Absurd Fad Diets of the Past
Before it was possible to undergo bariatric procedures like the Lap Band in St. Petersburg and Bradenton, people went to extreme lengths in the name of weight loss. For decades, people sought out ways to shed extra pounds without having to change their diet or become more active. Chances are you have even tried a few funny diet tricks that ultimately didn’t work. These dieting trends can actually be pretty dangerous—especially those that involve reducing your caloric intake or eating strange supplements without physician supervision.
After undergoing Lap Band surgery, you can probably look back at some of your earlier dieting attempts and chuckle a little bit. Be honest, how many bowls of cabbage soup did you try before calling it quits? Don’t feel too bad, past generations have done much worse than consuming boiled cabbage day in and day out.
Here are a few of the most absurd dieting trends that stand out in human history. Feel free to have a good laugh at these crazy ideas, but don’t think about actually trying them. Each of these fads has been medically proven as unhealthy, and will not help you to sustainably lose weight.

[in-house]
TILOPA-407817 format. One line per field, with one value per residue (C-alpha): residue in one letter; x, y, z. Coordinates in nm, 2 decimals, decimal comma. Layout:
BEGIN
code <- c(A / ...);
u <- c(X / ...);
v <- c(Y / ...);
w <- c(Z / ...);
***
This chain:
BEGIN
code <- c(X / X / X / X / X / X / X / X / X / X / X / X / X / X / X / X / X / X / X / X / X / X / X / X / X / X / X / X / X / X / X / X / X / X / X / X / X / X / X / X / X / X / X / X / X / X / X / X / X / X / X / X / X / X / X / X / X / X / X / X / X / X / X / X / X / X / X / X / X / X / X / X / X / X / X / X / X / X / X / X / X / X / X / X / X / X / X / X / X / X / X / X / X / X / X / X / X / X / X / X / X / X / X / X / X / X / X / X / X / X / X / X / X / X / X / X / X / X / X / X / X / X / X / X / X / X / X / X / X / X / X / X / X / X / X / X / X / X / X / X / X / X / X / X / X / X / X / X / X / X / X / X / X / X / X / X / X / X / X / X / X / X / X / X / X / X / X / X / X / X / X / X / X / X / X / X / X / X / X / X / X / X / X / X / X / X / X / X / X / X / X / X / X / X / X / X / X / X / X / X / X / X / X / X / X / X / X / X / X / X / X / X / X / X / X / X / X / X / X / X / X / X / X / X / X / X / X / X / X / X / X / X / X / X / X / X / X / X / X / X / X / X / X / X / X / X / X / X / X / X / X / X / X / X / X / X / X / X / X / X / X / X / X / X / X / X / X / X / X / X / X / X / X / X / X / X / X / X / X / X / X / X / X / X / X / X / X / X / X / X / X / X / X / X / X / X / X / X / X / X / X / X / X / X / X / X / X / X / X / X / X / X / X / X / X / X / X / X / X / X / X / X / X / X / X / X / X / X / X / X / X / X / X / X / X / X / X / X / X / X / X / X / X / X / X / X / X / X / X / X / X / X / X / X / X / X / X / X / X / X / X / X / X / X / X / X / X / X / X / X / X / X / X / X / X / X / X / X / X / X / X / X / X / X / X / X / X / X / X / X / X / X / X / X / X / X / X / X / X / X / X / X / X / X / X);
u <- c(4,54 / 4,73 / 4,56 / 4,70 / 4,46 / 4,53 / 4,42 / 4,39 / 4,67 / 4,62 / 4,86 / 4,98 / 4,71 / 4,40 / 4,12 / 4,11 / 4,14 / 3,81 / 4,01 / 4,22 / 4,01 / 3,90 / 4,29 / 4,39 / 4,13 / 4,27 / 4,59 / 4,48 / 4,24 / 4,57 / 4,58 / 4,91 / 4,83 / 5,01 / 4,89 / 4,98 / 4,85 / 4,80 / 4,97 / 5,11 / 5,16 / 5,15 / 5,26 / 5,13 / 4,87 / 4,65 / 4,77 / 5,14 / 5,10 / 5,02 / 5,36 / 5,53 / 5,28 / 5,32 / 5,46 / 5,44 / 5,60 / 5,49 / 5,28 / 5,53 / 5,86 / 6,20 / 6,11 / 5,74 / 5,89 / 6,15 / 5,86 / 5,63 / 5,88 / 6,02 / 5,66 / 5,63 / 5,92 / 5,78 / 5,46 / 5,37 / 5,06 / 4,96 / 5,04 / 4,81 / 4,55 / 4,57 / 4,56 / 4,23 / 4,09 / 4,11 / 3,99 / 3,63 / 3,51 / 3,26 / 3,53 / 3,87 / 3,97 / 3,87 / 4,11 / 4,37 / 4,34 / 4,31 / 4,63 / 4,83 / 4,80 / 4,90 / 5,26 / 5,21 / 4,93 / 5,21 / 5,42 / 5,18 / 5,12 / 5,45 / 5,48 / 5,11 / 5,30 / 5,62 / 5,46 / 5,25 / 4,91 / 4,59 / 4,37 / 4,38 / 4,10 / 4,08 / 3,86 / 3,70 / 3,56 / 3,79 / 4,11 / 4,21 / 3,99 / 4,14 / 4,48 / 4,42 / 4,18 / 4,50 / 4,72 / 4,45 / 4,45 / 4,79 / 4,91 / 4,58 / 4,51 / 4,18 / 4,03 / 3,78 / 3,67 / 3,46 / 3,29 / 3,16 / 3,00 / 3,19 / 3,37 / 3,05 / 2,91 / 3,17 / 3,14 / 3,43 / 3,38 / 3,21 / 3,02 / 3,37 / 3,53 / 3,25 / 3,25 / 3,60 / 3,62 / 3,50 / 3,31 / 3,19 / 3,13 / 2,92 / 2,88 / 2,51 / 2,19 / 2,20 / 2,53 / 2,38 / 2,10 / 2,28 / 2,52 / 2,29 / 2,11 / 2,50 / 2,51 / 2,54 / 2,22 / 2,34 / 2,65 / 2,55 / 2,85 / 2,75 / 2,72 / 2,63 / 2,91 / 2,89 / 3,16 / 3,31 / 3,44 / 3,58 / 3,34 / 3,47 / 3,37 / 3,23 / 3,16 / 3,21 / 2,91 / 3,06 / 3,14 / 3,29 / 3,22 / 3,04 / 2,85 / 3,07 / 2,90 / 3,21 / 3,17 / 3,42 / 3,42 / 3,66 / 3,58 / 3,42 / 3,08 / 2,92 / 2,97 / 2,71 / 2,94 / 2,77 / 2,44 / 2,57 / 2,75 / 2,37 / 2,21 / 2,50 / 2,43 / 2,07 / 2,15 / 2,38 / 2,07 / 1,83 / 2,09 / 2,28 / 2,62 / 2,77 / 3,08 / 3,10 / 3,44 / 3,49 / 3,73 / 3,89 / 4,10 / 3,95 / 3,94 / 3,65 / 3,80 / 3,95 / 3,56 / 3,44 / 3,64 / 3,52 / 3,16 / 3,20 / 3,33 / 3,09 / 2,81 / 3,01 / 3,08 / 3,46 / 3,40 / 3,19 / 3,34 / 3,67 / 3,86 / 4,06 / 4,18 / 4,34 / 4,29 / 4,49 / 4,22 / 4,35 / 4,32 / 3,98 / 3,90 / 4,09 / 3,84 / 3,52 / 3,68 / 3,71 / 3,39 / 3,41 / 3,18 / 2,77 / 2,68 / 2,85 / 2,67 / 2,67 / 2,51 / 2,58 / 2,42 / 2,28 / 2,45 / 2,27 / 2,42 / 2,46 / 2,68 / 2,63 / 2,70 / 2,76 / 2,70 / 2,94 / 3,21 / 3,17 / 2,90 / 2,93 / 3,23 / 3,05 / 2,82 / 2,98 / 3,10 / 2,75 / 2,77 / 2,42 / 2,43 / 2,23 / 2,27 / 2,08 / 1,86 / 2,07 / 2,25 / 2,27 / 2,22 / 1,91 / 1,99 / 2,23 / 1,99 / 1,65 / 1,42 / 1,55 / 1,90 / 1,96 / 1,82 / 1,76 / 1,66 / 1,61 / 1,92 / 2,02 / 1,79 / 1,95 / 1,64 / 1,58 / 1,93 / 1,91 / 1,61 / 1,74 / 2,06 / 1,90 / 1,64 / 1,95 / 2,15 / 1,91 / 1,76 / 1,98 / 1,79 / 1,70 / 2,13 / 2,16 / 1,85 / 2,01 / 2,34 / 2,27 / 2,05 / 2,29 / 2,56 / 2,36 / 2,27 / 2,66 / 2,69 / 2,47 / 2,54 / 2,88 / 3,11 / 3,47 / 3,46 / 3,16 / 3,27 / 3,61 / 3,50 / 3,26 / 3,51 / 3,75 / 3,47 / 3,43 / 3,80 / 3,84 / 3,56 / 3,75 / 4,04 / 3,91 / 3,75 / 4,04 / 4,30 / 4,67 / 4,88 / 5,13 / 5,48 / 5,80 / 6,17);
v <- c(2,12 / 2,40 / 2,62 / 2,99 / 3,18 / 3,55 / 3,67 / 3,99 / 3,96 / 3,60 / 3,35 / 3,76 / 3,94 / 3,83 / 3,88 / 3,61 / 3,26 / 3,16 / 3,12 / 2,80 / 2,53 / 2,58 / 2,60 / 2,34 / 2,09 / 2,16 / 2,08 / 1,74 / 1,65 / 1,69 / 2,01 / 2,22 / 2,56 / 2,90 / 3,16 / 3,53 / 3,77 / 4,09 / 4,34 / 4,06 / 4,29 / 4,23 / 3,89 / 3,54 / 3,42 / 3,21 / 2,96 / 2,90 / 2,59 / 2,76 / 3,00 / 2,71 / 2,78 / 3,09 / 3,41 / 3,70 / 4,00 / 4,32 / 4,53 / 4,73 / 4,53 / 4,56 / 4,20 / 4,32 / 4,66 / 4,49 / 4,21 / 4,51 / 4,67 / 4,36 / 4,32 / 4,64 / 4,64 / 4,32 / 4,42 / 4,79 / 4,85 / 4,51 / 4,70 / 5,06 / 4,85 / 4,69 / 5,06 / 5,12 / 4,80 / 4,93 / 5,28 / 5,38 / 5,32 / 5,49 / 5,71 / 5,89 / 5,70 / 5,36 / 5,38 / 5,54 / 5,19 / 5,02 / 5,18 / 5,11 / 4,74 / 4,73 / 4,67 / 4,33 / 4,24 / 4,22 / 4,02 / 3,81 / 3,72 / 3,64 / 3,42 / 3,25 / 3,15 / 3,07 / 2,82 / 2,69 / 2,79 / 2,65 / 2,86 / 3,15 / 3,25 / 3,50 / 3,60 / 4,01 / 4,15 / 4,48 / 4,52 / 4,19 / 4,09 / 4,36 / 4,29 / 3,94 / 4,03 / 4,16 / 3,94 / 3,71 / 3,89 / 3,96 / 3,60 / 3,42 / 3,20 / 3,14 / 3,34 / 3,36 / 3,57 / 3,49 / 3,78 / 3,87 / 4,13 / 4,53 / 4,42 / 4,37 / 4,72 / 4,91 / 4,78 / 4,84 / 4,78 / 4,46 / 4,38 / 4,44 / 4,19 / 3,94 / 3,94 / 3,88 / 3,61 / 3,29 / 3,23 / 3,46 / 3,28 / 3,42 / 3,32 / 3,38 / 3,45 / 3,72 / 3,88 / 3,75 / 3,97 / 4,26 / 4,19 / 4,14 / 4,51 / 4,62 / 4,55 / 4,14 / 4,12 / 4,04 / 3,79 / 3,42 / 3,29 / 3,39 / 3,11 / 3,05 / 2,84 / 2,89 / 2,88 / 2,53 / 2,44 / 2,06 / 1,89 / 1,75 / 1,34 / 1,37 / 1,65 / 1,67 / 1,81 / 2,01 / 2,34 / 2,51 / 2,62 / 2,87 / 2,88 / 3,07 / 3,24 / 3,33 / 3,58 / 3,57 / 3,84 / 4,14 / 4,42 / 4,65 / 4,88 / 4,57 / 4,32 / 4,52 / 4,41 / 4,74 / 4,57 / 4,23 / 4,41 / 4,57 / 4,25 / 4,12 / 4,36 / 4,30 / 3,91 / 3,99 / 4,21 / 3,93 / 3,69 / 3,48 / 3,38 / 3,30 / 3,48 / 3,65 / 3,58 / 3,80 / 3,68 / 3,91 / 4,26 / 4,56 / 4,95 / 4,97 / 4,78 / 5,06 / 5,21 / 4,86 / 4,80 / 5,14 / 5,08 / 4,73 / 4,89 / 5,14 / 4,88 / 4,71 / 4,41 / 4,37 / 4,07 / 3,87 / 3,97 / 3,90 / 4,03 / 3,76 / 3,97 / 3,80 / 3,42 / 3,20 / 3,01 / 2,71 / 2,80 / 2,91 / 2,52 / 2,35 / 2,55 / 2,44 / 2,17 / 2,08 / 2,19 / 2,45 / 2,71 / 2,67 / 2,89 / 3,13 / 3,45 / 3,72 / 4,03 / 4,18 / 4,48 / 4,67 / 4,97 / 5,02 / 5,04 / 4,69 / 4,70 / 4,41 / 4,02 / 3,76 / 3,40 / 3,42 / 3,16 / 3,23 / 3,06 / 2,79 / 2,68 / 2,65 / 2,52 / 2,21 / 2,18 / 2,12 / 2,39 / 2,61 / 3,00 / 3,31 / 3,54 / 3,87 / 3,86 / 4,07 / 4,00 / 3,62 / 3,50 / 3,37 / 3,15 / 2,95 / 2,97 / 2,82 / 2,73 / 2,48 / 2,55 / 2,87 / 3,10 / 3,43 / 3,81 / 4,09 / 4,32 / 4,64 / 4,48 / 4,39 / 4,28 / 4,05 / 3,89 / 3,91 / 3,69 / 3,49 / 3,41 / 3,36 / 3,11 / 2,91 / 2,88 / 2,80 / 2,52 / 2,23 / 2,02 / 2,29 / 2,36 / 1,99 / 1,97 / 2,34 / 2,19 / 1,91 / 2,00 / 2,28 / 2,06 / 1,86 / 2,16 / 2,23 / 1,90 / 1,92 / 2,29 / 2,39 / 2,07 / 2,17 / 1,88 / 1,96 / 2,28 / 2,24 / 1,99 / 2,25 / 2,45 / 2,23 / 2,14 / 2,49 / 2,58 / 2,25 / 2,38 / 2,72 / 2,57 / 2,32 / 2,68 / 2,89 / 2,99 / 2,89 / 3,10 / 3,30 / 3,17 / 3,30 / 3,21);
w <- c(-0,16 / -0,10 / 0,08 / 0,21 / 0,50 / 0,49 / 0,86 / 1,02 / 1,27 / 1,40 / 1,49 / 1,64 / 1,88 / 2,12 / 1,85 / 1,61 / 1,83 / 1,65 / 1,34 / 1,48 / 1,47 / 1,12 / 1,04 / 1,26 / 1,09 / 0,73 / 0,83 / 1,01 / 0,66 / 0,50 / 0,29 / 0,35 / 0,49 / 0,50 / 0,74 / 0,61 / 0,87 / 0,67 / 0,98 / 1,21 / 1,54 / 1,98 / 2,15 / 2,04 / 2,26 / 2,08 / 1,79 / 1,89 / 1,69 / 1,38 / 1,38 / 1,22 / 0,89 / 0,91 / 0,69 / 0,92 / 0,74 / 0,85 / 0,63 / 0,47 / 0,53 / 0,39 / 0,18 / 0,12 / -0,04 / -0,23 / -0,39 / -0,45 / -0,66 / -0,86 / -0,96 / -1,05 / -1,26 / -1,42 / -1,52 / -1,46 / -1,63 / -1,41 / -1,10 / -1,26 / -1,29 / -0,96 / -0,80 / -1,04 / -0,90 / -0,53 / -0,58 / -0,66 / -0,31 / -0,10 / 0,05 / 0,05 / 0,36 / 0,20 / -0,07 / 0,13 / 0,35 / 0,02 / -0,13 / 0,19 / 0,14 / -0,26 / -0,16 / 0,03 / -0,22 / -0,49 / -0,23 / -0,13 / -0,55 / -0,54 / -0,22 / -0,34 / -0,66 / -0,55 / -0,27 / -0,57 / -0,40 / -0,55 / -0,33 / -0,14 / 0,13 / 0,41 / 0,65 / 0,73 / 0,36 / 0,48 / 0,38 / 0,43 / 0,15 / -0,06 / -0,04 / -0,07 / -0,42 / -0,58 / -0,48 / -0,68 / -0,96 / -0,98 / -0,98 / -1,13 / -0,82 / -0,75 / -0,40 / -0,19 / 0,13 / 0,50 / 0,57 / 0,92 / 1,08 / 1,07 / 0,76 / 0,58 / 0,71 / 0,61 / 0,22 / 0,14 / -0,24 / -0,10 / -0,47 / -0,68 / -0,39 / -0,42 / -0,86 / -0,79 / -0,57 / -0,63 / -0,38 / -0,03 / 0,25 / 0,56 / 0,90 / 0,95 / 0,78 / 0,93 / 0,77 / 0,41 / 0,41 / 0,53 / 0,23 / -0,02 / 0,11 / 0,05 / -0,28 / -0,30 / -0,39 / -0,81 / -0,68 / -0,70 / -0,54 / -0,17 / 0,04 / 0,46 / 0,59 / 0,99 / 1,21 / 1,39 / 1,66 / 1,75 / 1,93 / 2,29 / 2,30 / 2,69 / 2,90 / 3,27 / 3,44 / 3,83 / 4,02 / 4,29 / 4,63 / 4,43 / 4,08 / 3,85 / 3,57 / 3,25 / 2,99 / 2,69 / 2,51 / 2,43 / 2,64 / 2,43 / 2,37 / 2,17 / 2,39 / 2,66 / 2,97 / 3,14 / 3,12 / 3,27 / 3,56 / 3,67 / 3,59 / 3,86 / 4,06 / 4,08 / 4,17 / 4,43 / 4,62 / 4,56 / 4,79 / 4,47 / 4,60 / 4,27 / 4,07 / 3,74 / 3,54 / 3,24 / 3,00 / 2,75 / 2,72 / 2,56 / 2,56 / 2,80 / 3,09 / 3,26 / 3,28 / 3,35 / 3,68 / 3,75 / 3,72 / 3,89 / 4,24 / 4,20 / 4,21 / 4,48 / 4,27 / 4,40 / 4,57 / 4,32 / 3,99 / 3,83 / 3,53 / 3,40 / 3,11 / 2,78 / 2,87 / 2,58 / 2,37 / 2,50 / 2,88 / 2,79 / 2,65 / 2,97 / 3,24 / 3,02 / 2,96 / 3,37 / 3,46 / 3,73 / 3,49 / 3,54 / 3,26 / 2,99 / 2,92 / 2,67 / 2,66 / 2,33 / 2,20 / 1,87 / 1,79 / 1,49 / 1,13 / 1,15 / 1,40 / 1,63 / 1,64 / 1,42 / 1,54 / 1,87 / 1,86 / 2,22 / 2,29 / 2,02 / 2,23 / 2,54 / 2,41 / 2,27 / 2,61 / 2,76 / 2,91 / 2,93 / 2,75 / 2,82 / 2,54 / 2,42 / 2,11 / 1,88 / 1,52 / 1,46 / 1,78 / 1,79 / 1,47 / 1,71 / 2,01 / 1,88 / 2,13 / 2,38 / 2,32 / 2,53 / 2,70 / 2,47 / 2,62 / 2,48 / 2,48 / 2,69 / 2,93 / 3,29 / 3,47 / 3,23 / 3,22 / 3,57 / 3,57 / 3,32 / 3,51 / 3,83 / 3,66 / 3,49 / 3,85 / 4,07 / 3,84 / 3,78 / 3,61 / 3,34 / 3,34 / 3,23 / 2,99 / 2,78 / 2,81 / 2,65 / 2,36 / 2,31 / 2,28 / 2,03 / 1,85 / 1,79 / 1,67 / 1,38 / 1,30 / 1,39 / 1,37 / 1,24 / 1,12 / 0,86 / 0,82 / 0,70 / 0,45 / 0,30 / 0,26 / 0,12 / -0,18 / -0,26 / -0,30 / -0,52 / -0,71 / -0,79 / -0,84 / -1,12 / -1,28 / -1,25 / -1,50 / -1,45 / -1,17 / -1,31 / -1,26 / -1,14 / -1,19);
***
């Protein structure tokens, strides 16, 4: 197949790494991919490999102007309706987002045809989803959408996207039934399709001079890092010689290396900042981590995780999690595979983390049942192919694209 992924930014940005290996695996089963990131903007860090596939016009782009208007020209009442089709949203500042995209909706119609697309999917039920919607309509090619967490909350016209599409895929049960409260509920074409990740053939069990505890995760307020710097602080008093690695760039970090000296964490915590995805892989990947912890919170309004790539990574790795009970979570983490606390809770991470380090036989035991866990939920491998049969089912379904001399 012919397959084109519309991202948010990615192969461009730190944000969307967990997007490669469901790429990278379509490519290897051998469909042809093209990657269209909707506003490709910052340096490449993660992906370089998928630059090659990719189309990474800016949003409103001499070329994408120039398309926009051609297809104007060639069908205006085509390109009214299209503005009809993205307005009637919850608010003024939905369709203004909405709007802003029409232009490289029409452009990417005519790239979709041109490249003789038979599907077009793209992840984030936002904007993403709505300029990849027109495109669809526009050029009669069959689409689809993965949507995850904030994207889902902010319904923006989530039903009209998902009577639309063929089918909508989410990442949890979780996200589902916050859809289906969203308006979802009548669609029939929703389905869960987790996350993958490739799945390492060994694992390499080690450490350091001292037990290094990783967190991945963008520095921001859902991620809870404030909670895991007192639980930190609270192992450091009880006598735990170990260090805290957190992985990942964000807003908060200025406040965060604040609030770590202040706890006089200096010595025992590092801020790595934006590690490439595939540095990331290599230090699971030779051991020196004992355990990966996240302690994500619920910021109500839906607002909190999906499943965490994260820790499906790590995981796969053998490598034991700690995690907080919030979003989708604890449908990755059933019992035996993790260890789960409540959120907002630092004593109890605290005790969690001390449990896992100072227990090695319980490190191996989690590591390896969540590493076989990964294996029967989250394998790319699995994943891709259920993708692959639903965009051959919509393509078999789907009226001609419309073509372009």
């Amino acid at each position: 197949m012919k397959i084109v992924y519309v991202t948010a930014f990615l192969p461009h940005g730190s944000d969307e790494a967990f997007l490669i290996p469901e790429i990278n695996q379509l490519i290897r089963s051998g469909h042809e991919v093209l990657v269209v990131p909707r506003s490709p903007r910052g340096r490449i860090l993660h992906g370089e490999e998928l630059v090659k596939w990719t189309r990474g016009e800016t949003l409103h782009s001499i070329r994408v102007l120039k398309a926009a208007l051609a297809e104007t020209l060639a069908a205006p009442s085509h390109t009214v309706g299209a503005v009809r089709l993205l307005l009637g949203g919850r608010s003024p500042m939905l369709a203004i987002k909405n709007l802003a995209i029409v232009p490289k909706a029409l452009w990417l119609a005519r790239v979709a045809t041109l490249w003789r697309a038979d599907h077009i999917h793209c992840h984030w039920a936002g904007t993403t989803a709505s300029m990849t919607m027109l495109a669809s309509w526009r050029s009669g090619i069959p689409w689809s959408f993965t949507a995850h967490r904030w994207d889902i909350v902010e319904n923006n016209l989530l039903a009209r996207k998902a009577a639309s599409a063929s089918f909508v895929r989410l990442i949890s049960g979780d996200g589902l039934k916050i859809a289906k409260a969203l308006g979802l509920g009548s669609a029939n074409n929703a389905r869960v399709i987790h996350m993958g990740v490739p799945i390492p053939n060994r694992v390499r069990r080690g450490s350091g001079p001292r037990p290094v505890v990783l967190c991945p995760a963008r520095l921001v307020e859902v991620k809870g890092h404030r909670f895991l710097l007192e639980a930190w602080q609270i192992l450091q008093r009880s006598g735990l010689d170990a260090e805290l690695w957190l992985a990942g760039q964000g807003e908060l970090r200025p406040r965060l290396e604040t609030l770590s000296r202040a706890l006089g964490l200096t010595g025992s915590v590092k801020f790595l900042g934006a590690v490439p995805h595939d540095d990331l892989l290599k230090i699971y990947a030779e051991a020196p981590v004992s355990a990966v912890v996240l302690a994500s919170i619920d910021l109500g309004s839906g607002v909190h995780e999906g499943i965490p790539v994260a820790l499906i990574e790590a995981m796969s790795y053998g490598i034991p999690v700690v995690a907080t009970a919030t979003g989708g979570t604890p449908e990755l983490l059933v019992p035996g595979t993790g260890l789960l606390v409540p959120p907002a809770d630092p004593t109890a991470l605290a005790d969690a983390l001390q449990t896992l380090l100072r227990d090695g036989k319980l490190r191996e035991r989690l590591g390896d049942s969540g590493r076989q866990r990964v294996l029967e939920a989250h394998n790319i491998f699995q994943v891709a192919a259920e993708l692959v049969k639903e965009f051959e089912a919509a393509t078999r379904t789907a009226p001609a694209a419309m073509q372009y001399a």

- 1900’s—Fletcherizing: The San Francisco artist and entrepreneur Horace Fletcher was known for chewing his food incessantly before spitting it out. He would get the flavor of the food without actually swallowing it. Fletcher would chew every bite of food 32 times before spitting it out.
- 1930’s—Slimming Soap: Women looking to shed a few pounds in the 1930’s would often turn to the shower. Slimming soap featured seaweed, and was advertised as a way to firm, tone and shed fat.
- 1960’s—Sleeping Diet: Getting close to eight hours of sleep every night is good for your health and well-being, but don’t overdo it. During the 1960’s many men and women got the idea that if you can’t eat while you sleep then you must be able to lose weight. Elvis even tried this dieting trend, sedating himself to sleep for days in the hope of shedding a few pounds.
- 2000’s—Cotton Ball Diet: They may look a bit like marshmallows, but cotton balls are not meant to be eaten. Despite this well-known fact, a lot of dieters during the early 2000s took to the cotton ball trend, hoping that the absorbent power of this bathroom item would fill up their stomach so they wouldn’t munch on fattening foods.
A lot of these diet trends border on the claims made by patented medicines. Don’t be fooled by a quick-fix advertisement for weight loss. Stick to your weight loss plan after Lap Band surgery, and if you feel that you are not losing weight like you should be, talk with your weight loss surgeon Dr. Bunch.